A beat-inspired artist with a DIY ethos and strong connections in the Irish hip-hop scene, YourCuzMarcus has a growing live following and captures a gritty, memorable side of Dublin in the video to his latest single ‘Homecoming’. He’s returning to the live scene after a period of absence by playing The Soundhouse this week, and I caught up with him ahead of the show…
Hi Marcus, thanks for your time! ‘Homecoming’ is about Ireland’s recent history with emigration. How do you view that situation and what made you write about it?
I think it’s something that’s become normalised in Irish culture. There are very few affordable places to rent on the market and a lot of people feel like they would have a better life elsewhere. I have friends who have left Ireland and never come back, which is sad but understandable. I think it’s important to note the good things about Ireland too. It’s a great hub for creativity for example. If we can figure out a more inclusive housing policy I think it could become a great place for young people.
The music video is, I understand, something you put together yourself. What were your aims when you did that?
It’s something I always wanted to try. I have a camcorder at home so I just started filming one day. I didn’t really have a concept for the video or any notion of how it might turn out. I ended up really liking the finished product so I decided to release it as the music video. It shows the Dublin that I know and love so I think it’s quite fitting.
Hip-hop inspired music has really taken off in Ireland in recent years. Is it a more welcoming scene, do you think, than it used to be?
Yes, absolutely! This is something I’m passionate about. Although I’m not a rapper, I do take a lot of influence from Hip hop and I know a lot of guys involved with the scene here in Dublin. It’s in a really healthy place. It’s created space for hip hop artists to break through into mainstream Irish culture and beyond. There are so many avenues people can take too. We’re seeing a lot of the guys involved becoming managers, journalists, producers, videographers, promoters…the list goes on. Irish hip hop is a great scene to be involved with at the moment.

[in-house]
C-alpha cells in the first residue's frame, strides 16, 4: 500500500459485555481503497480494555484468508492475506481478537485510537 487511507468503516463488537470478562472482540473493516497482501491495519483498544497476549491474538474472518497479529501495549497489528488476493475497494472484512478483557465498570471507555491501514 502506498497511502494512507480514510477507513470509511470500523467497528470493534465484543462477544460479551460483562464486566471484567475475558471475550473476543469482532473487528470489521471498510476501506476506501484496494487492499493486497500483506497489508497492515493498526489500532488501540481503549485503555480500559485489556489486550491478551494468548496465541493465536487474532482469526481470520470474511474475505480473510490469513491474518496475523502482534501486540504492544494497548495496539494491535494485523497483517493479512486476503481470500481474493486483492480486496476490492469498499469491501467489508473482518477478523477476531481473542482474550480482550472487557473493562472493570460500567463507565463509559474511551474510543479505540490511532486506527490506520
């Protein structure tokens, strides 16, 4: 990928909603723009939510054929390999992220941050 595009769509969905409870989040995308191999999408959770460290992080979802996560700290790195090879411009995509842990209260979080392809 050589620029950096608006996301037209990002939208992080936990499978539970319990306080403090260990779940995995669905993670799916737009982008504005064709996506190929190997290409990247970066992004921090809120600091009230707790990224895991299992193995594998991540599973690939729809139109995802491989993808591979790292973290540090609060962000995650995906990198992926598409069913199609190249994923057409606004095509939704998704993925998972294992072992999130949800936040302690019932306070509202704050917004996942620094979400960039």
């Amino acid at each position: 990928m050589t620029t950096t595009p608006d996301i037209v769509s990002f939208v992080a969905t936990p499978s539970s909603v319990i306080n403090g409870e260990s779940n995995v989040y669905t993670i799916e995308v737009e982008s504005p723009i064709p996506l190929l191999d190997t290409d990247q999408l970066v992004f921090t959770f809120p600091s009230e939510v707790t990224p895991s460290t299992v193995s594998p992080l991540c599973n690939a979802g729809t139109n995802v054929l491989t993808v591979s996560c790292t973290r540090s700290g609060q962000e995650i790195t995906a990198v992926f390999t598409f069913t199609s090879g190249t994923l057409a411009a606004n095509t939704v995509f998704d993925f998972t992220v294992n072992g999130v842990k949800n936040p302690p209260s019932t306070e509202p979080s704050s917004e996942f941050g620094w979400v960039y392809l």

Do you feel your sound has moved on since you released the likes of ‘Obey’?
I think it has. I feel like my earlier music had a very polished indie sound. As I’ve grown as an artist I’ve begun to take a more hands on approach to the production side of things. This has resulted in a sound that’s more lofi and a bit grittier. I really enjoy it and it means I can work on songs at home, programming drums and playing around with different synths.
What’s your approach to writing music?
It’s constantly changing. Sometimes I’ll write on the guitar but to be honest I’m doing most of my writing over beats I’ve made at the minute. I don’t try to force writing, sometimes it just comes to you and I think those are the moments to capitalise on.
Your press release mentions an encounter with Jape having a big influence. What happened?
Yeah, Jape is a legend! I’ve always been a fan and I had the pleasure of getting to know him personally recently. He co-produced I Think I’m Scum and has really encouraged me as both an artist and a producer. I owe that guy one for sure.
You have a Soundhouse show on the horizon. For those who haven’t seen you live before, what can we expect from your live shows?
Just a really great energy. Myself and the band really vibe off each other and the last time we played live the crowd were absolutely electric. That was one year ago now, when we sold out Whelans. I took a break from the live scene so I’m buzzing to get back in there.
‘I Think I’m Scum’ is quite a stark statement. Accepting that it’s not all that literal, how much self examination is in your music?
Music is where I go to examine myself. I’ve learned a lot. I love it.
What are your hopes for your music going forward?
To keep creating music I love and to connect with the people that love it too. Everything else is a bonus.